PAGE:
I could see that one teacher (maybe he's still there) who would yell, with empty hands, "Hot coffee!" and clear himself a path through a gaggle of teens.
I could see all the people who were doing their best. I could see that I wasn't necessarily being ignored by my classmates, but perhaps I was too timid to raise my gaze and meet their eyes.
I know how busy you all are, and right now your daily agenda probably holds to-dos such as "Grieve," "Wonder why this happened," and "Just move forward."
I certainly don't want to add to your plate, but I do have one tiny assignment for you, and I give it to you because I care about you, though we may never meet.
So here it is, are you ready?
Find your Jell-O.
I know, I know. You were hoping I was going to say "Let loose and take a break." Well in a way I am saying that.
When I was in your shoes, in your locker room, in your stairwells, thumbing your textbooks and numbing my bum on those ice-cold football bleachers, there was one thing that was constant in my Monday to Friday.
No matter what the menu in the cafeteria, I always ordered a side of Jell-O. Red when I was interested in flavor, green when I was chasing after levity.
The Jell-O was cut into cubes, piled in sticky stacks in plastic bowls, and (now this is very important, so pay attention:) topped with a little flower of whipped cream.
Ever interested in fairness, I divvied up that floret with the tip of my spoon and made sure each cube received a smear of dairy before popping each block into my mouth.
High school wasn't all bad, of course. I laughed at teachers' antics and read some great books and enjoyed the occasional day off thanks to a Kansas ice storm. And of course there was Jell-O. I could count on that gelatin at every lunch hour, often saved it for last. Because it was something to savor.
There are plenty of things to savor during this time in your life, sometimes you just have to search for them.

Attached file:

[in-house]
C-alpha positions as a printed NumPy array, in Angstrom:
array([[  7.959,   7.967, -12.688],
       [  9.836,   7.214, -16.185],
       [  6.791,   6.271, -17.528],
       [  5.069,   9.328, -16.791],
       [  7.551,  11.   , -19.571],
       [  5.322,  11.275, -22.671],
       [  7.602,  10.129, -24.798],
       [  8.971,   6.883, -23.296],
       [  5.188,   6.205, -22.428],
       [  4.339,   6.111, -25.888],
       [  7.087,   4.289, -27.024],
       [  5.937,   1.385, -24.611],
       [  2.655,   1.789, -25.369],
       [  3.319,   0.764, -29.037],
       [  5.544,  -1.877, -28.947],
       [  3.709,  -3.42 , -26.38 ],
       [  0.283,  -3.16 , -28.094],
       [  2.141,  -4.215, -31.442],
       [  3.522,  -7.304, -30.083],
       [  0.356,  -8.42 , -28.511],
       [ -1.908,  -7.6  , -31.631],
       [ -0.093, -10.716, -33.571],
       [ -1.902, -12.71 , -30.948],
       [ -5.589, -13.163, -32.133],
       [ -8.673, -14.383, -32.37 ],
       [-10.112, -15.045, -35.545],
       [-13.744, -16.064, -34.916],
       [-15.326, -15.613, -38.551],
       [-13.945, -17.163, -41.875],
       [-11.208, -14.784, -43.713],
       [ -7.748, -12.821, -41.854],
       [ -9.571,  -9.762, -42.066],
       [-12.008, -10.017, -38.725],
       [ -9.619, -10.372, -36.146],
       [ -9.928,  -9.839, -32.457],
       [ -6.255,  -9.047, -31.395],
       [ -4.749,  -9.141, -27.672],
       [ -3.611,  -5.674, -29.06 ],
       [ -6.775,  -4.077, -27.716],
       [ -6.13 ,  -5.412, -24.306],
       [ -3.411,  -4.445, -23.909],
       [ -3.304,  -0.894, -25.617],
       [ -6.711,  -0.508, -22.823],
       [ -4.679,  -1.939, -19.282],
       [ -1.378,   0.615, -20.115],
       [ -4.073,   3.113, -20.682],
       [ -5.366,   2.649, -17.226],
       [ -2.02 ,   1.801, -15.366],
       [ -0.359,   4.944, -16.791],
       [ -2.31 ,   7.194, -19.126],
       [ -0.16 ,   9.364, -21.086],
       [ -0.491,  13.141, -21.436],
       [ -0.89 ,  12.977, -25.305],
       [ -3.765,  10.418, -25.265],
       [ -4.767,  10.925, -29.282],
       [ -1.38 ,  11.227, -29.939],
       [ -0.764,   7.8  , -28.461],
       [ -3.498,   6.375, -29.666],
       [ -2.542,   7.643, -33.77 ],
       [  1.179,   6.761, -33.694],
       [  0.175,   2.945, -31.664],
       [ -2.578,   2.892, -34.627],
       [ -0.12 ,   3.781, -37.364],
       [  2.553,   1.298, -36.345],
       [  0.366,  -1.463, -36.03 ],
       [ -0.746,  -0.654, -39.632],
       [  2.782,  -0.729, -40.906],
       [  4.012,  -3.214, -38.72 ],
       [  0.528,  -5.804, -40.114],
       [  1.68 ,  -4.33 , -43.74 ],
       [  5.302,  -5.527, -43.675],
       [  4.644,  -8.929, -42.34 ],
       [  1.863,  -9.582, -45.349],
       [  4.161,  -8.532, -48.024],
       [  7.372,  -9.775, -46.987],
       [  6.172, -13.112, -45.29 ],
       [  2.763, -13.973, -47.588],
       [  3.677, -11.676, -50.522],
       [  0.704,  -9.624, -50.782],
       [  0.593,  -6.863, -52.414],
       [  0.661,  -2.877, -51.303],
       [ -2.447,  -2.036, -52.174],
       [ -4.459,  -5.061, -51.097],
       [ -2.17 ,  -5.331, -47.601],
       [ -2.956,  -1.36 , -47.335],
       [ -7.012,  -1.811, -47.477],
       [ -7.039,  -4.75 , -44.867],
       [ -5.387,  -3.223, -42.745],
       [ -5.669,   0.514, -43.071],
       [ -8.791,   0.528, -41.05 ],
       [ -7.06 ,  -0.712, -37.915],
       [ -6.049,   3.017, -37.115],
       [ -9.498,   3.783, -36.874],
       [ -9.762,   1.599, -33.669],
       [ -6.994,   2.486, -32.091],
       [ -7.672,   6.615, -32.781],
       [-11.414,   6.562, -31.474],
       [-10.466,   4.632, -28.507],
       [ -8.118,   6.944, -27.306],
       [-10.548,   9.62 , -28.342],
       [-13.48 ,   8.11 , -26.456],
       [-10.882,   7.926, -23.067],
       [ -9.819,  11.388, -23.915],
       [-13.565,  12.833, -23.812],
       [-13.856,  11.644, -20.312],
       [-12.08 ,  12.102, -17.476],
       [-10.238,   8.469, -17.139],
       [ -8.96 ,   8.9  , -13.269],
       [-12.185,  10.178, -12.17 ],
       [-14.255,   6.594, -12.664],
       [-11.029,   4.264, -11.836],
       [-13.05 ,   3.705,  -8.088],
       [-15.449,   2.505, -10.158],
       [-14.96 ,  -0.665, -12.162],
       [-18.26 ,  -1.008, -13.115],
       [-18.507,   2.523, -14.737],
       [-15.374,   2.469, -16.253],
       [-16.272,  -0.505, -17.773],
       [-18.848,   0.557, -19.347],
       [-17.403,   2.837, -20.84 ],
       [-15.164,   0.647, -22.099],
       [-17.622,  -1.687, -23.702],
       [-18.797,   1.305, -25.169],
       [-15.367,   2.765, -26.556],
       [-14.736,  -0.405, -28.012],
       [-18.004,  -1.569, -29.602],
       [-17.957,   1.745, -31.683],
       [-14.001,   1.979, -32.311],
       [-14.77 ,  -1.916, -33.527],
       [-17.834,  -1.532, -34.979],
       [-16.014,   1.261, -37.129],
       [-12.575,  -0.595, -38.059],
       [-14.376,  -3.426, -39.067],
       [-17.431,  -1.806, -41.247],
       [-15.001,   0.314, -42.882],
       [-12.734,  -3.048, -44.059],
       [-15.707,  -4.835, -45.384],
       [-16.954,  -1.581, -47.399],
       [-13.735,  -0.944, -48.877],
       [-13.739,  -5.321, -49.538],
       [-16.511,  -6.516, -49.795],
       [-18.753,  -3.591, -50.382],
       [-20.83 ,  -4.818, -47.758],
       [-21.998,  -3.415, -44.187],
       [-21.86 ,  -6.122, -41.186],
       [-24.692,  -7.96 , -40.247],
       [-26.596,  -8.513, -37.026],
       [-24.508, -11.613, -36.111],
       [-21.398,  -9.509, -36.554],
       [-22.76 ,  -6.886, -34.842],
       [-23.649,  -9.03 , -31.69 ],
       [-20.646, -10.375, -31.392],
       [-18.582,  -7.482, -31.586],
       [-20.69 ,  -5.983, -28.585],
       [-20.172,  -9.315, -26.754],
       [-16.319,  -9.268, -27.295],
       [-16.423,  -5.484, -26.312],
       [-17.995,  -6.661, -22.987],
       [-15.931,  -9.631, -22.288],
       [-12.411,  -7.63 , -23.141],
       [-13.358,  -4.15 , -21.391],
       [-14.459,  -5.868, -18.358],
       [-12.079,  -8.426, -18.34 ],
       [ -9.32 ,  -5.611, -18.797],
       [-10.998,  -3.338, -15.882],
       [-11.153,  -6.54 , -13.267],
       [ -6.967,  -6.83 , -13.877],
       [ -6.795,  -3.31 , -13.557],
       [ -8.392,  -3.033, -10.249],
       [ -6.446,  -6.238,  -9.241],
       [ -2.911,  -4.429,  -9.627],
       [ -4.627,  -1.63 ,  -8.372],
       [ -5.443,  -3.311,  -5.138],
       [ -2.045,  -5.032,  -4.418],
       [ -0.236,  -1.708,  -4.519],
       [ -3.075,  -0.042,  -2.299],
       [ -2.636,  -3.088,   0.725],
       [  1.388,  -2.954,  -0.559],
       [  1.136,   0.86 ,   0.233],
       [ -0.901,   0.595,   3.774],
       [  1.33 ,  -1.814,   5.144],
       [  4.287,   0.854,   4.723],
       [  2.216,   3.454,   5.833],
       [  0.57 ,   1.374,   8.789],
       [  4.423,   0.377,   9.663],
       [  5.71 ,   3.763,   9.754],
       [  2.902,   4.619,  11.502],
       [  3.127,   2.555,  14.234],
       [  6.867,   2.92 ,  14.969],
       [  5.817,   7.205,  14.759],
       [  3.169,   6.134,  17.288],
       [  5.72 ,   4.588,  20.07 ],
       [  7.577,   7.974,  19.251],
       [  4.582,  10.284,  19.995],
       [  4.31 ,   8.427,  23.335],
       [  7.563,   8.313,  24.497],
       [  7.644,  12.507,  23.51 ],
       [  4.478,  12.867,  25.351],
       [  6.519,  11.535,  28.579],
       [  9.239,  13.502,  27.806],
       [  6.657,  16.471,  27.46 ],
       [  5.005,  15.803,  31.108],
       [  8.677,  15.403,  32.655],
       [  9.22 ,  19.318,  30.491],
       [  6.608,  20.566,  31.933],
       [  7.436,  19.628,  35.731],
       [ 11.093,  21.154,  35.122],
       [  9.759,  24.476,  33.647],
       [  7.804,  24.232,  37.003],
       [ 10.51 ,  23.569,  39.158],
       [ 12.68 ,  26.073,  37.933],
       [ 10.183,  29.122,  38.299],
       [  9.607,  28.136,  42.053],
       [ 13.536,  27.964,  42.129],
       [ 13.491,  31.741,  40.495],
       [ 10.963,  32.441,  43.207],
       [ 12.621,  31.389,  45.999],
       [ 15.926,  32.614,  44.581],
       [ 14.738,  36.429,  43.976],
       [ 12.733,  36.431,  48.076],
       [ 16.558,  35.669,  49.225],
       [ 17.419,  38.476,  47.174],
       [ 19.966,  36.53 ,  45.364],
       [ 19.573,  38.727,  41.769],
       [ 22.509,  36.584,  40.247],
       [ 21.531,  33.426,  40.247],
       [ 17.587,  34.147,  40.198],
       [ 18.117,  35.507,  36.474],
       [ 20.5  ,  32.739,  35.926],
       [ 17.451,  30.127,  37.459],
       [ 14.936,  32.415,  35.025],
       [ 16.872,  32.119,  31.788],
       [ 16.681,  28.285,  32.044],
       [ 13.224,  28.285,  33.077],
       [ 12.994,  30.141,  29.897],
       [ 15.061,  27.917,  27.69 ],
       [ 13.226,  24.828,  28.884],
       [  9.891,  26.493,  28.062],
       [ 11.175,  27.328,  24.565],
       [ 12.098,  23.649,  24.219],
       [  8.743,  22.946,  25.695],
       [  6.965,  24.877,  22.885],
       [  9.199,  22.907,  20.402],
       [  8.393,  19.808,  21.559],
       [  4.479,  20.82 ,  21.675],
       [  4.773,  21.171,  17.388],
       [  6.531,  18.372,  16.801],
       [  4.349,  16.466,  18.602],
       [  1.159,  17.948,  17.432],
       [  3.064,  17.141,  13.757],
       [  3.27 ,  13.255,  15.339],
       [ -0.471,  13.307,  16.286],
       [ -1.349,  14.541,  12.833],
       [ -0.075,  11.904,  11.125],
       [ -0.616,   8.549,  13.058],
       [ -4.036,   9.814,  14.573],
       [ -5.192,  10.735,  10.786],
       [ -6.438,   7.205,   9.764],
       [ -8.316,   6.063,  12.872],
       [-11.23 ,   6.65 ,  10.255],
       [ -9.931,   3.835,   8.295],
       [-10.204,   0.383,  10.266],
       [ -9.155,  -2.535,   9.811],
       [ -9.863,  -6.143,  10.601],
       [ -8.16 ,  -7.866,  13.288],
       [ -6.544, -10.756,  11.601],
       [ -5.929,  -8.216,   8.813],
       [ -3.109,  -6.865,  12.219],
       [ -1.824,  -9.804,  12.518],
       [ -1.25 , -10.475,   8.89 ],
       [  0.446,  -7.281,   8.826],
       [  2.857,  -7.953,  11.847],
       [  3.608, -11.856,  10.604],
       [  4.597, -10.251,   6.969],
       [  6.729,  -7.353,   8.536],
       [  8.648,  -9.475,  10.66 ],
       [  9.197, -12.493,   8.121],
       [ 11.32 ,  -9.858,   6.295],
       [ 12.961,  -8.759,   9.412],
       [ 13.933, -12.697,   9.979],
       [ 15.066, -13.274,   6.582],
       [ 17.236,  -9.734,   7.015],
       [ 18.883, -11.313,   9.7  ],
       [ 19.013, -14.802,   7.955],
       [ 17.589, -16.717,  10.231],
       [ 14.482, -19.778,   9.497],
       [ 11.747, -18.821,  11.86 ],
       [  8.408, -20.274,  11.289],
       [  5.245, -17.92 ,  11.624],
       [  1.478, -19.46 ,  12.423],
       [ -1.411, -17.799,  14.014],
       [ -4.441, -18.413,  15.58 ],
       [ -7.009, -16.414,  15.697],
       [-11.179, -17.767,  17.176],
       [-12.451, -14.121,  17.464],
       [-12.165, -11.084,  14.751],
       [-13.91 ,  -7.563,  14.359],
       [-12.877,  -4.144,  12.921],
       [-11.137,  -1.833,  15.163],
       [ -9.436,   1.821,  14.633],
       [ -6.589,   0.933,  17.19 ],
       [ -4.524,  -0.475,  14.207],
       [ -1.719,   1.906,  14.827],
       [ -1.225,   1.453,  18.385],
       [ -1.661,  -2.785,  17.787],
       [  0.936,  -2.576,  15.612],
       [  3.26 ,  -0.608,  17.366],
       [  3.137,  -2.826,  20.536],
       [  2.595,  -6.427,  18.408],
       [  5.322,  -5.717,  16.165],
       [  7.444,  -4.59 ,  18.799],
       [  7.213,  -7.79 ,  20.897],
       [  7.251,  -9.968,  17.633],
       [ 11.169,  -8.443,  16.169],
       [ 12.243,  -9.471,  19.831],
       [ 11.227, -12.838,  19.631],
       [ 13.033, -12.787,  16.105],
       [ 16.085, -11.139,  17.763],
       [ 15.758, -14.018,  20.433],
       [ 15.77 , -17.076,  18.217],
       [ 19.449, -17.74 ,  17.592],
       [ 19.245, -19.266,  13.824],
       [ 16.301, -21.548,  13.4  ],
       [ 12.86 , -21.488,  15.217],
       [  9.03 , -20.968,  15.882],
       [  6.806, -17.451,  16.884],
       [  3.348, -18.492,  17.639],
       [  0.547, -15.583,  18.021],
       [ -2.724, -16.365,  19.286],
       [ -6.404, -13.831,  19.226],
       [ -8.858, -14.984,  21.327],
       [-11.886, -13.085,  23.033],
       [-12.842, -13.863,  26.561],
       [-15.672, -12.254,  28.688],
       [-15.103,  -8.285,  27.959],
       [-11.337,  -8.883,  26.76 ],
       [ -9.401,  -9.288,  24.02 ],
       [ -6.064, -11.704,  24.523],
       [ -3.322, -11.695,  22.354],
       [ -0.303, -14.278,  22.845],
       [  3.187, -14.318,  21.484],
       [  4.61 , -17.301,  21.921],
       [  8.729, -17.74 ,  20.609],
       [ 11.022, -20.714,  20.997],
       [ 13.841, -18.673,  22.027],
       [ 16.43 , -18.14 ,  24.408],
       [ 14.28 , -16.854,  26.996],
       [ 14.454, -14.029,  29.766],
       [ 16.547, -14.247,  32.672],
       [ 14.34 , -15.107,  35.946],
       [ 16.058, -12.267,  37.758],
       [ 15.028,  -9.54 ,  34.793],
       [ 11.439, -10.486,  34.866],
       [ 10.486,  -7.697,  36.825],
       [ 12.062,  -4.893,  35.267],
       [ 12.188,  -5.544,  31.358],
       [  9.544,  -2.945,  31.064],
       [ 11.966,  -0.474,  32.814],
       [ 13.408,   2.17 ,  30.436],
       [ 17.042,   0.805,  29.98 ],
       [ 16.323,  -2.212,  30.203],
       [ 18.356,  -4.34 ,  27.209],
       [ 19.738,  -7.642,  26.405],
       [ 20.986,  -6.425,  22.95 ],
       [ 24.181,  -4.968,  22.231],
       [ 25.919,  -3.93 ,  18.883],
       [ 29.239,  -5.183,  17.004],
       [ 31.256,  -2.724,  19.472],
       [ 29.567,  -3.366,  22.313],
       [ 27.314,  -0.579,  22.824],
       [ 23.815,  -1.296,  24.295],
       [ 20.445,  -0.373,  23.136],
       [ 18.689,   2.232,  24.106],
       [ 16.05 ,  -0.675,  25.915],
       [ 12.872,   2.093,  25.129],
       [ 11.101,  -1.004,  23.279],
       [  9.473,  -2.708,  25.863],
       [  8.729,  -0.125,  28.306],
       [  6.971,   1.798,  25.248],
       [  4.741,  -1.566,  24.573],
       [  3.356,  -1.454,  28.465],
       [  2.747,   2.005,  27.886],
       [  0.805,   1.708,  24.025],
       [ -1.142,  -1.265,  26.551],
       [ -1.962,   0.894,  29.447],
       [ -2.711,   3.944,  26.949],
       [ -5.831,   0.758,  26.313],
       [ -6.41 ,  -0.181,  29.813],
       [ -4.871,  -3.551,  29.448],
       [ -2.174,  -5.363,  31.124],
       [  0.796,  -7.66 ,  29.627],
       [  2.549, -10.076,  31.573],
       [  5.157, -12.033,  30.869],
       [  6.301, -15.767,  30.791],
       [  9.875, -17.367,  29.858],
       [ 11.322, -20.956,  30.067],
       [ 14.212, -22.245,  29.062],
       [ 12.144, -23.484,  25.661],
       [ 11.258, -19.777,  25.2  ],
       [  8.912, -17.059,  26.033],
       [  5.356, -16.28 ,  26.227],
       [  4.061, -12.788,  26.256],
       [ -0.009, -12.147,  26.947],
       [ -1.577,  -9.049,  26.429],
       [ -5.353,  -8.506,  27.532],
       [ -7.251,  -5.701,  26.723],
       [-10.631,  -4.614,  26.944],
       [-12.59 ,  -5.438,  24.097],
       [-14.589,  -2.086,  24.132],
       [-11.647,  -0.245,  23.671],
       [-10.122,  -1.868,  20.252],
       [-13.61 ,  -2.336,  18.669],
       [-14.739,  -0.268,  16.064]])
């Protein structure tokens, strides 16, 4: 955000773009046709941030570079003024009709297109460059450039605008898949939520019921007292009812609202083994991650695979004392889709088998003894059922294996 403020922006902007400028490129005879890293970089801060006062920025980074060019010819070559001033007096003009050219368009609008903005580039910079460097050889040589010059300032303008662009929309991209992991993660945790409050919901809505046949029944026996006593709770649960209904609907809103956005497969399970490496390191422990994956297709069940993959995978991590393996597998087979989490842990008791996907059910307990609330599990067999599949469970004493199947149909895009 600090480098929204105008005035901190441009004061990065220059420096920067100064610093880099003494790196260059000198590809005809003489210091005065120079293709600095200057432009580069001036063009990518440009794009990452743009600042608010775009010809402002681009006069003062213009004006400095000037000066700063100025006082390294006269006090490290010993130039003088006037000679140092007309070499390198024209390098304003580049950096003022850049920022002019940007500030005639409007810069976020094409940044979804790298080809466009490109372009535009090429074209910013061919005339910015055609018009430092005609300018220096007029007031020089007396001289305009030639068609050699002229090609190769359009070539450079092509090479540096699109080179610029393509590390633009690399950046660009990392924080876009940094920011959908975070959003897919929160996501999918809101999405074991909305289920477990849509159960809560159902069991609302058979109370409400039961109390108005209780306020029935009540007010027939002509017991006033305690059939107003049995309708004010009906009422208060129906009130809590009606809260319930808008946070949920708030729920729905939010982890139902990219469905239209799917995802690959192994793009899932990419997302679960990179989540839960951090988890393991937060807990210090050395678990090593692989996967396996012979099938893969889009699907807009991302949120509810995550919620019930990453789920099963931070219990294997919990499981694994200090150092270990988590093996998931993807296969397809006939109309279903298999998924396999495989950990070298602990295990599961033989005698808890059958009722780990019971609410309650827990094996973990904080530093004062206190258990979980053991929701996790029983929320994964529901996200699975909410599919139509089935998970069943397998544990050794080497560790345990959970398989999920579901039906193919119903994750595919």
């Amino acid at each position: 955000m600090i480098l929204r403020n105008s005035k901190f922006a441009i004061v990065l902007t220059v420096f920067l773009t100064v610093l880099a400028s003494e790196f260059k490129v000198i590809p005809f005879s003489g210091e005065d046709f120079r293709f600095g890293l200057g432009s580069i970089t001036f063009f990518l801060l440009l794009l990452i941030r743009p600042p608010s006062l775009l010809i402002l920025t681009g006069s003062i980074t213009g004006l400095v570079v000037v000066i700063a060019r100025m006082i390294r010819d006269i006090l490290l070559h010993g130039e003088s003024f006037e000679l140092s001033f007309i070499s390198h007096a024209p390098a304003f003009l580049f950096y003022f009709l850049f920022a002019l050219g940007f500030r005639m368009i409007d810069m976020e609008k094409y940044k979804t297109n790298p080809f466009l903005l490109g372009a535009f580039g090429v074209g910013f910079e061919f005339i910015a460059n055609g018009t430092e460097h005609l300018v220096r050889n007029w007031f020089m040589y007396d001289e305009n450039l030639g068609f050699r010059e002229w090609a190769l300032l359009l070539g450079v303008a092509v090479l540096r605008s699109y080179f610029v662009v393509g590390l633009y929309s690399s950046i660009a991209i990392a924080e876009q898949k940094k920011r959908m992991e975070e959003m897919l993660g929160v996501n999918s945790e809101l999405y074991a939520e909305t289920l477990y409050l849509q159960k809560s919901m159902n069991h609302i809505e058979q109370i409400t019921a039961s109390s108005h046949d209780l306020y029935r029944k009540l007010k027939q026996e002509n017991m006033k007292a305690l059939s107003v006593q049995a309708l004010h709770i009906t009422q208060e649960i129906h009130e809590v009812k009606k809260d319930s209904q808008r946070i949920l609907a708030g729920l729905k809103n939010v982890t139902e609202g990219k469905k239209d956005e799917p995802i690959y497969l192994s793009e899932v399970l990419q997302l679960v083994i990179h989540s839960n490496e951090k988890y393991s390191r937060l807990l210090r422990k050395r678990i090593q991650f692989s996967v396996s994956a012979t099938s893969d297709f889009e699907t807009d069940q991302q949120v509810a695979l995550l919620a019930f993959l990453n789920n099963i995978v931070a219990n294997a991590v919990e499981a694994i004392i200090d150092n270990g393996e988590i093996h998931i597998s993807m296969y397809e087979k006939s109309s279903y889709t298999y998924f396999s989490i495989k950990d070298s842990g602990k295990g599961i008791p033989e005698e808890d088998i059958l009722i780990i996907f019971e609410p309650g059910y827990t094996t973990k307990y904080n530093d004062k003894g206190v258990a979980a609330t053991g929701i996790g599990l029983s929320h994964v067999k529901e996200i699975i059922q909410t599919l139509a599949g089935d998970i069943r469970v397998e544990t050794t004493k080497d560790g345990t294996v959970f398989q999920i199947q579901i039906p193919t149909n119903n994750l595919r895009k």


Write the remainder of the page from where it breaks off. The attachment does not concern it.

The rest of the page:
You, my friends, are the Cougars. By nature you are solitary creatures. But please don't let isolation be your way.
There are so many of you and you're each so. incredibly. special. So get to know each other while you can; don't wait 'til graduation. Talk to each other.
If you're hurting, tell someone, anyone.
If you're feeling fine, reach out to just one person who maybe seems too afraid to speak first.
And ALL Y'ALL:
Find your Jell-O!
Join the choir. Volunteer. Help build a set for the play. Or spend Saturday night working on extra credit, if that's your jam. I highly recommend Mrs. Koenigsdorf's creative writing class -- what a great space to find your voice.
High school will not be forever. Nothing will, including how you're feeling right this moment. These four years don't have to be your celebrity season in the sun, but you deserve a ray of joy regardless.
So find something that makes you happy, revel in it, and revel again. Try your absolute hardest to forget about what others think of your preferred hobby and instead just get into that mode where you can't see or hear or feel anyone else's judgment because you're too lost in what makes you tick. (But look up every now and then; there may be a new friend nearby).
I know firsthand how scary it can be to be yourself. But take it from someone who tried navigating life without herself -- advertising the truth is a lot less work and the only way that flirts with freedom.
Raise those banners to the fore. I can't wait to see how you're going to better this world.
All my love,